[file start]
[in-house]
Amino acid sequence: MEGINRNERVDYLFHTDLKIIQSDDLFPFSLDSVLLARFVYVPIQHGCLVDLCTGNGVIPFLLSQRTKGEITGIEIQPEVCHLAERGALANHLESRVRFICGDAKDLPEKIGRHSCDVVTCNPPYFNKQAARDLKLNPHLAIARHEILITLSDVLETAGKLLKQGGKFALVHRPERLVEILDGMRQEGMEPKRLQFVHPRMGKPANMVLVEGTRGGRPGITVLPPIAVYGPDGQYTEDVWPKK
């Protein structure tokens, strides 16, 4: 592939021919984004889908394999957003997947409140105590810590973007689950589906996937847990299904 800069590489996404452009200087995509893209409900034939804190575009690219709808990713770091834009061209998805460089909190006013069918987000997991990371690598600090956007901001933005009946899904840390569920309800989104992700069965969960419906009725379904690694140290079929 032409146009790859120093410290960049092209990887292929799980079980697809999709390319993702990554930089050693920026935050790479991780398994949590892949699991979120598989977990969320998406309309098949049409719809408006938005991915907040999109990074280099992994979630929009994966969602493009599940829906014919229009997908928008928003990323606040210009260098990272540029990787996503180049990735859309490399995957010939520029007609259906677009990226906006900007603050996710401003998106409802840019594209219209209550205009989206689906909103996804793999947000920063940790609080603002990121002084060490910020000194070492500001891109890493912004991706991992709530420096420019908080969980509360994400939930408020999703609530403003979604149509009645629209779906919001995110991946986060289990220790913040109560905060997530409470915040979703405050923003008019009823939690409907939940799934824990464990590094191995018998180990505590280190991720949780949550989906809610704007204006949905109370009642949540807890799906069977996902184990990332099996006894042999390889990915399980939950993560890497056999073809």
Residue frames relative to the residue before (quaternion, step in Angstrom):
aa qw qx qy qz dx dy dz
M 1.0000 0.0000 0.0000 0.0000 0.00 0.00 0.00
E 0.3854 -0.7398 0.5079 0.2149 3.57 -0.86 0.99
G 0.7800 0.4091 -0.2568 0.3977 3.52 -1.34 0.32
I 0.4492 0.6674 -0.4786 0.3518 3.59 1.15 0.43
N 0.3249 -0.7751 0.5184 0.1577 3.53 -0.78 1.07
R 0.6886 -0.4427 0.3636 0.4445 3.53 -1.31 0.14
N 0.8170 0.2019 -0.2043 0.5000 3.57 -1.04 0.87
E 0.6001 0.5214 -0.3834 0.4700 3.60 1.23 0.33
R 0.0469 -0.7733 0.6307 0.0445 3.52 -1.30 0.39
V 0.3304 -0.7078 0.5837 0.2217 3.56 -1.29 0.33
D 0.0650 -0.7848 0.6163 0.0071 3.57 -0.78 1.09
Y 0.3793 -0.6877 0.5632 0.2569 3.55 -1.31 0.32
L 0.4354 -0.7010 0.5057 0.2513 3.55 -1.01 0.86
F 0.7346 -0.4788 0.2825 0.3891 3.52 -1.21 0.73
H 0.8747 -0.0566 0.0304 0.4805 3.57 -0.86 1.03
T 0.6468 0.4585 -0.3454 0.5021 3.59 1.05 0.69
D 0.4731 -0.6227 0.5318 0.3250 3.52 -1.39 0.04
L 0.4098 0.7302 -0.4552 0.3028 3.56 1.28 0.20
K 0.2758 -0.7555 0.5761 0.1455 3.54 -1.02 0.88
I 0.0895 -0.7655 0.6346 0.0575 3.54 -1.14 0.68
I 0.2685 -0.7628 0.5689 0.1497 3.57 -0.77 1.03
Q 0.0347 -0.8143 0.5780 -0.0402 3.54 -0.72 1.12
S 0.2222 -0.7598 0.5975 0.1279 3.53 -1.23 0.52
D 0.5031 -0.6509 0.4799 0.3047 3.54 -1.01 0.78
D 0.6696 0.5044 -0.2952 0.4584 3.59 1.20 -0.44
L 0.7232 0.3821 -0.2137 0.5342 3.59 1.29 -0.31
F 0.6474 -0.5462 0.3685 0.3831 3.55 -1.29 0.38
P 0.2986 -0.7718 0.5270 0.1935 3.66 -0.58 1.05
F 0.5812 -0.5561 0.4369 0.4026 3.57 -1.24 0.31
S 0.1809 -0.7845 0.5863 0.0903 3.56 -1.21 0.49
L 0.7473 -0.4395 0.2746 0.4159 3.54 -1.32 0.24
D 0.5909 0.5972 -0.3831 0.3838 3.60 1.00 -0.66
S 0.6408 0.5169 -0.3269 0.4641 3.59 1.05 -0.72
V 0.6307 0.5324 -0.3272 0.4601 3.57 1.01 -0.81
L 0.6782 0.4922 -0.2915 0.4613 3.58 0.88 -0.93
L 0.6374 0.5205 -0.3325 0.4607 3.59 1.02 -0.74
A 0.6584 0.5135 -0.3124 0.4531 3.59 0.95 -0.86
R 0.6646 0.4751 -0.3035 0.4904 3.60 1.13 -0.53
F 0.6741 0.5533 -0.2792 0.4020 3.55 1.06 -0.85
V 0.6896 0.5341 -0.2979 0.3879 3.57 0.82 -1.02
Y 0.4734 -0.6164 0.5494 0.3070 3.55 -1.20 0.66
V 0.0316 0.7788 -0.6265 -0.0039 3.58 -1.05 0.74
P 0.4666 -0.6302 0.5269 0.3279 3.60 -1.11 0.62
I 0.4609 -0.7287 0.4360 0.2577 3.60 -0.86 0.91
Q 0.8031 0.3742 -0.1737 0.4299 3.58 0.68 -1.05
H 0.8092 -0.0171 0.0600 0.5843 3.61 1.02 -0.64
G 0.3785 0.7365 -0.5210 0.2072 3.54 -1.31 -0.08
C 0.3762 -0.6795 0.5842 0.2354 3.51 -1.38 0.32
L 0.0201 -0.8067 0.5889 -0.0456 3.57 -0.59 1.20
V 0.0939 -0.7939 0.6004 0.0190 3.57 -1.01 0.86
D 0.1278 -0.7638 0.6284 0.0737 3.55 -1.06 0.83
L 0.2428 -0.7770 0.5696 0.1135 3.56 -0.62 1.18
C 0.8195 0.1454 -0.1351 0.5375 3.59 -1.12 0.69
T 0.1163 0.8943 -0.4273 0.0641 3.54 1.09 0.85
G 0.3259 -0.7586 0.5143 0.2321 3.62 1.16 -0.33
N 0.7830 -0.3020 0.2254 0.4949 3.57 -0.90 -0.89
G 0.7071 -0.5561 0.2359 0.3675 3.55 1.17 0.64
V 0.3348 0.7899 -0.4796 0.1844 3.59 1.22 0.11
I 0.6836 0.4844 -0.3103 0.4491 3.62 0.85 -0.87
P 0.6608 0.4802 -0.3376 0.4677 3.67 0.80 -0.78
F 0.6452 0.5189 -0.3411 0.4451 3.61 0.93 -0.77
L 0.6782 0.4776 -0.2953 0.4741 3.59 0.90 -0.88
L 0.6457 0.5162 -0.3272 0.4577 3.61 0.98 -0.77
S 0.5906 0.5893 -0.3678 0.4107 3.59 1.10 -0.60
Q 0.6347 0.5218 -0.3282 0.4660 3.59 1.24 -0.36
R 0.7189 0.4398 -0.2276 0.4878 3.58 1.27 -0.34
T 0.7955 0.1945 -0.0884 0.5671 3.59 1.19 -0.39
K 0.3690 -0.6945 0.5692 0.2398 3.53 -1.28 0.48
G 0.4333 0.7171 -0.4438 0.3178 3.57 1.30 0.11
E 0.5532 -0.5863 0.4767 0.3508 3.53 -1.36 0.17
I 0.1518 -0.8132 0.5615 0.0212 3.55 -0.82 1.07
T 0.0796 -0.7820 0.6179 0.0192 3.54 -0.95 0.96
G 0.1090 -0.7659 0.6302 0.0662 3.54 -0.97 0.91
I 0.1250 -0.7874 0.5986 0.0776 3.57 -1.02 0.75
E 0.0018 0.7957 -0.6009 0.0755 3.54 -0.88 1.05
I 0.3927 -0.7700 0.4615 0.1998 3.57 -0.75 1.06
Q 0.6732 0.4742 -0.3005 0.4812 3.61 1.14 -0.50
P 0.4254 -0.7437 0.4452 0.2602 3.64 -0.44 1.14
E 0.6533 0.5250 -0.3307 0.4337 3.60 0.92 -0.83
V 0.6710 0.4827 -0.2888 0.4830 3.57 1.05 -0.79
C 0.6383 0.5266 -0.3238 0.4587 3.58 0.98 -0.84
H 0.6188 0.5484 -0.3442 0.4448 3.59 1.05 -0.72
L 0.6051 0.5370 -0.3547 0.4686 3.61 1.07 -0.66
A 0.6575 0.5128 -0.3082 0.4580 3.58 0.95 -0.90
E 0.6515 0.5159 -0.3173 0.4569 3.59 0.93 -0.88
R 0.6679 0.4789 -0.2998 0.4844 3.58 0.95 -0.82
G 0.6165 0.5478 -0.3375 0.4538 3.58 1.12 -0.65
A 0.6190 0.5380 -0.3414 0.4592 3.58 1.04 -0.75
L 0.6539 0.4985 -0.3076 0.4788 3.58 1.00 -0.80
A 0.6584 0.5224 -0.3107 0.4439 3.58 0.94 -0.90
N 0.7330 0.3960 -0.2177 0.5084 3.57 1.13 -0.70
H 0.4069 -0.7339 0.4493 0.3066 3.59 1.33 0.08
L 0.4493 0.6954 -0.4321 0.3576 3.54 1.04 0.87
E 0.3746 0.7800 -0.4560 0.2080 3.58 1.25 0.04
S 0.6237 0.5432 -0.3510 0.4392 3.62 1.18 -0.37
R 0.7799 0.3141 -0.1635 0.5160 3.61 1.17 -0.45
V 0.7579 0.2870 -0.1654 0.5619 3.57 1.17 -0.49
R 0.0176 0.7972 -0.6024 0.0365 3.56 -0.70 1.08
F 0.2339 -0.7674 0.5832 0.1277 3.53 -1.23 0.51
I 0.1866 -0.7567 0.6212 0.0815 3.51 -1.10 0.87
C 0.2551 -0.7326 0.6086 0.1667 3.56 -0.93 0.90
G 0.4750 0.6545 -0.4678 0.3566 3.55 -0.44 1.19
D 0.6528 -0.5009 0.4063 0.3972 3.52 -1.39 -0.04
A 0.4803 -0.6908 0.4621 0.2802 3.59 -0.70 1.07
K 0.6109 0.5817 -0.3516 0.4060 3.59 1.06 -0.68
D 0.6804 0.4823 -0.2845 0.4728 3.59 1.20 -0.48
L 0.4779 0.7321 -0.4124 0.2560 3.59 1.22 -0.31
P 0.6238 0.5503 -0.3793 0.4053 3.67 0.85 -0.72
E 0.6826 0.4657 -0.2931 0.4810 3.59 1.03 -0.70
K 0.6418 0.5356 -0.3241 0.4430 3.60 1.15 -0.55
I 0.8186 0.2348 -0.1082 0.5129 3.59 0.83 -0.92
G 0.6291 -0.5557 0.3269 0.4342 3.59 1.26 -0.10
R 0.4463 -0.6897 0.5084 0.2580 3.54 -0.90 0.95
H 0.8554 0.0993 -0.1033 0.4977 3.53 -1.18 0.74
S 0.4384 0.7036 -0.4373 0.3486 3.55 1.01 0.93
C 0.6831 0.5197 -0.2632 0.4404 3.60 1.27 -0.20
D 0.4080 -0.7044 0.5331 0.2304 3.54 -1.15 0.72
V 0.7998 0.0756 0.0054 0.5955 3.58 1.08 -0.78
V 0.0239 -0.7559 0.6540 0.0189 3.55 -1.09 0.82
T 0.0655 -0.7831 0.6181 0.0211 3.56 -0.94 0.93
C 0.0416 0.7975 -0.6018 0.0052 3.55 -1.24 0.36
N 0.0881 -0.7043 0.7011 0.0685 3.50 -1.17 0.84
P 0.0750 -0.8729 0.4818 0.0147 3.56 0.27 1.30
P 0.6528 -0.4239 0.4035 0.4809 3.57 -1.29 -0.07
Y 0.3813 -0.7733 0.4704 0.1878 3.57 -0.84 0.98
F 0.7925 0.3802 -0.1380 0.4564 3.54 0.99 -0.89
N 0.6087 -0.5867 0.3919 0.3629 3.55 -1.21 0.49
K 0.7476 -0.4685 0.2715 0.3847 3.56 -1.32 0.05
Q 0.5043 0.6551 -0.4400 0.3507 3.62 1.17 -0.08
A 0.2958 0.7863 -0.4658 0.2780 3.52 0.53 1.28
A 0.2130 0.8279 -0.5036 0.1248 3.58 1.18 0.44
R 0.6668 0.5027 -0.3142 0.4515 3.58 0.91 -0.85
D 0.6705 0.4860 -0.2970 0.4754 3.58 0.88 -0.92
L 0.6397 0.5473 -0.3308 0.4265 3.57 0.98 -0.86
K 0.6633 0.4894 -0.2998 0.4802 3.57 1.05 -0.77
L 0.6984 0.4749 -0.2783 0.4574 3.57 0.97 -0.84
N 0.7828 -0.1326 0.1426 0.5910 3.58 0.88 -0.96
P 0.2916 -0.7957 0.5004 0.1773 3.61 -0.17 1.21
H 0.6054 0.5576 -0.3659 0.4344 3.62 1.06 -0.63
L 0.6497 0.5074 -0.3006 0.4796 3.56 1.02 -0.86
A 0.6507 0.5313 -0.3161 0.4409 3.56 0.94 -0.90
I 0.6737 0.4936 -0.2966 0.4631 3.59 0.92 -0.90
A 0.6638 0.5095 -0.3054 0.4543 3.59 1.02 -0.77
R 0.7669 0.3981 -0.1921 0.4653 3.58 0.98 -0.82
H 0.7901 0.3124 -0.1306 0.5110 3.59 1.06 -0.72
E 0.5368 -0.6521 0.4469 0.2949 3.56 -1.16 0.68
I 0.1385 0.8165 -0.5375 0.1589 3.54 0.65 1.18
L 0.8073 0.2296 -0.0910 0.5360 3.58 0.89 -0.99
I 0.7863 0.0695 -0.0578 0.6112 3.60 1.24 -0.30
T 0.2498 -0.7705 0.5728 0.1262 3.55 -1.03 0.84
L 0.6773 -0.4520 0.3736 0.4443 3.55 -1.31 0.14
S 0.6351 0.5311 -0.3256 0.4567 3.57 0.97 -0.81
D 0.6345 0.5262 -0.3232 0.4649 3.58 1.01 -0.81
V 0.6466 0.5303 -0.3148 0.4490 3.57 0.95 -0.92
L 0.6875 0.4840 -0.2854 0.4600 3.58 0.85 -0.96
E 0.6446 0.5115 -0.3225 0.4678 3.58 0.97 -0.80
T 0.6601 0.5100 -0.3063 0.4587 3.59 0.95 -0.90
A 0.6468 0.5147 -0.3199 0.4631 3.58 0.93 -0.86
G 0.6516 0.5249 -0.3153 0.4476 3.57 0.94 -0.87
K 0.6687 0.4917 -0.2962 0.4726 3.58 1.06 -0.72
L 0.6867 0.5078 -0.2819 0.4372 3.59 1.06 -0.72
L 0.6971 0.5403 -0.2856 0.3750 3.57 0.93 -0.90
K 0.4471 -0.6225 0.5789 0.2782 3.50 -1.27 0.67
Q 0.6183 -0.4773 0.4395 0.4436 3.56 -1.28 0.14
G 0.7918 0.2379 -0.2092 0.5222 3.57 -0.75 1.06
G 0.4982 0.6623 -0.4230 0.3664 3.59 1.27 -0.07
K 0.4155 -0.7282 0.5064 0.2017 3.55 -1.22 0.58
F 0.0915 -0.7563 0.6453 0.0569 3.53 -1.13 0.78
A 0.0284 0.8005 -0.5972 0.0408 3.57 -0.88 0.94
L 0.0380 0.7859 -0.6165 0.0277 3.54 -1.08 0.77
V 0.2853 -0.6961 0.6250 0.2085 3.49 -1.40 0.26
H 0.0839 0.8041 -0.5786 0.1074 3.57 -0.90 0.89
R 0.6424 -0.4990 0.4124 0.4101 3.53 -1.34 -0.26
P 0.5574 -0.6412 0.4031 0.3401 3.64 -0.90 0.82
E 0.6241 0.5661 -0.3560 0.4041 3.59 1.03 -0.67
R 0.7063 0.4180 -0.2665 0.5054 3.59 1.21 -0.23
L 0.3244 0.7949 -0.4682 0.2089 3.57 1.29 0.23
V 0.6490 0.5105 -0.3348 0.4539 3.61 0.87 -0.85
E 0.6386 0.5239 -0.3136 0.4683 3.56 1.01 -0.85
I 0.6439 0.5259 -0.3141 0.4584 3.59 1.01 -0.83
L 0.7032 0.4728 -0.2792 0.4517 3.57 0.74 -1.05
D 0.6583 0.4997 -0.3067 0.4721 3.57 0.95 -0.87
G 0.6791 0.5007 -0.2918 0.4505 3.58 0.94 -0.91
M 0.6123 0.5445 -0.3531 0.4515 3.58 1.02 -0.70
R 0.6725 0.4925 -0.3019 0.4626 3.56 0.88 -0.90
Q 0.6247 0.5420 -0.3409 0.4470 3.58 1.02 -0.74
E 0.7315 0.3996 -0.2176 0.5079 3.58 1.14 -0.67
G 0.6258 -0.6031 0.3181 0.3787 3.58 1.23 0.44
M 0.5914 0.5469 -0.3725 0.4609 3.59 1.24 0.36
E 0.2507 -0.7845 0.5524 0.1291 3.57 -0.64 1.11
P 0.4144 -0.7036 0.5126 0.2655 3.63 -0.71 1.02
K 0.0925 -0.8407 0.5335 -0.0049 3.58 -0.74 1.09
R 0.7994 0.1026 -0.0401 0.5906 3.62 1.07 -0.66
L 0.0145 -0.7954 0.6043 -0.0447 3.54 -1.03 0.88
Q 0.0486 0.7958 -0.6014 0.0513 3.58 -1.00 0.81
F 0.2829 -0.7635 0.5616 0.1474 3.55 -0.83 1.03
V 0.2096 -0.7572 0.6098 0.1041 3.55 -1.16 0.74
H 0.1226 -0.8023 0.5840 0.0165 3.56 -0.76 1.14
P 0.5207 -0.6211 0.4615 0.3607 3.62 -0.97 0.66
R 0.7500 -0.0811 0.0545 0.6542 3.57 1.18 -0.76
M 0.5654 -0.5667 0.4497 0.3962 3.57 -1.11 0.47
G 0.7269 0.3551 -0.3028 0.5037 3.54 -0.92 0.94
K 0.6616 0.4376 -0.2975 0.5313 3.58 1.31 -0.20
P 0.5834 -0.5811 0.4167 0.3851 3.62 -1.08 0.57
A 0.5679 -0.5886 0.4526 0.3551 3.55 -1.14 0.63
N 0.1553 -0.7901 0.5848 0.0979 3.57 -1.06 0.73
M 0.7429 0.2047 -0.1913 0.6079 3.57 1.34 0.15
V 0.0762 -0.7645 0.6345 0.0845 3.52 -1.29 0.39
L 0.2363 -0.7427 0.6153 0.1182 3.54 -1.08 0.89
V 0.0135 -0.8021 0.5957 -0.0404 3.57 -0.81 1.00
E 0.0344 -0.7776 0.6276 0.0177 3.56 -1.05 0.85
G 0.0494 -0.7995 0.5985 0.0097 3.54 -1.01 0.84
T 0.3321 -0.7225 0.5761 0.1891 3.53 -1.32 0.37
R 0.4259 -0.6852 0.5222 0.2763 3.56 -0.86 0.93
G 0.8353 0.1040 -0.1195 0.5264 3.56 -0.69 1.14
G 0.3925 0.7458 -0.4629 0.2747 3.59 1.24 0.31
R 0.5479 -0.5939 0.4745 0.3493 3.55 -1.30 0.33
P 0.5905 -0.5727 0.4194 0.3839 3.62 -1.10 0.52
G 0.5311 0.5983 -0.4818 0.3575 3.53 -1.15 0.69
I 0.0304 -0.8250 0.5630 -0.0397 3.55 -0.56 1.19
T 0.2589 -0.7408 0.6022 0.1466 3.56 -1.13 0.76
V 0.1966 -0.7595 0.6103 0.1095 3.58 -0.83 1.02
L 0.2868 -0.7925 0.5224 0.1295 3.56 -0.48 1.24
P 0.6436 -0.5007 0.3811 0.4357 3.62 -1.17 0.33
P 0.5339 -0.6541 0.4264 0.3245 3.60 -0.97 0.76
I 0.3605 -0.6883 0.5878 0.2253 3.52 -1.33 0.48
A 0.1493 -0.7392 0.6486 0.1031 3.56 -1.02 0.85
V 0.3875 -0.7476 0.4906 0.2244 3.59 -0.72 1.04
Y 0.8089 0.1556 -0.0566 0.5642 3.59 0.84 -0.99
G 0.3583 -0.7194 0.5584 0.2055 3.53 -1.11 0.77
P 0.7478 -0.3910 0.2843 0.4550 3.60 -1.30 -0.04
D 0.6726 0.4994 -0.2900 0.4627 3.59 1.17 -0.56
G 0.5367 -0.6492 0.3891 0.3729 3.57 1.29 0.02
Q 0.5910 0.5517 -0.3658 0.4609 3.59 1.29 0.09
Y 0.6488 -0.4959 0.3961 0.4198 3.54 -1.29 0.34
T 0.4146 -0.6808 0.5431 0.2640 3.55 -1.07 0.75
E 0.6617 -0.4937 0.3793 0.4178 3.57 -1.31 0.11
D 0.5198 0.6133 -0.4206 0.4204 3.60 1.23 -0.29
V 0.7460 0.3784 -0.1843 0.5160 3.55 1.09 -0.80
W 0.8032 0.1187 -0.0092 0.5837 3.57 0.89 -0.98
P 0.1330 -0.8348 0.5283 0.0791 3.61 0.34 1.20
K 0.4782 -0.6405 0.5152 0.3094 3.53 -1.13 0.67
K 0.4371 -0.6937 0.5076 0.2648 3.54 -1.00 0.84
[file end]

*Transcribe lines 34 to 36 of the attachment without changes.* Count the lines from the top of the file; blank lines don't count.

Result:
F 0.5812 -0.5561 0.4369 0.4026 3.57 -1.24 0.31
S 0.1809 -0.7845 0.5863 0.0903 3.56 -1.21 0.49
L 0.7473 -0.4395 0.2746 0.4159 3.54 -1.32 0.24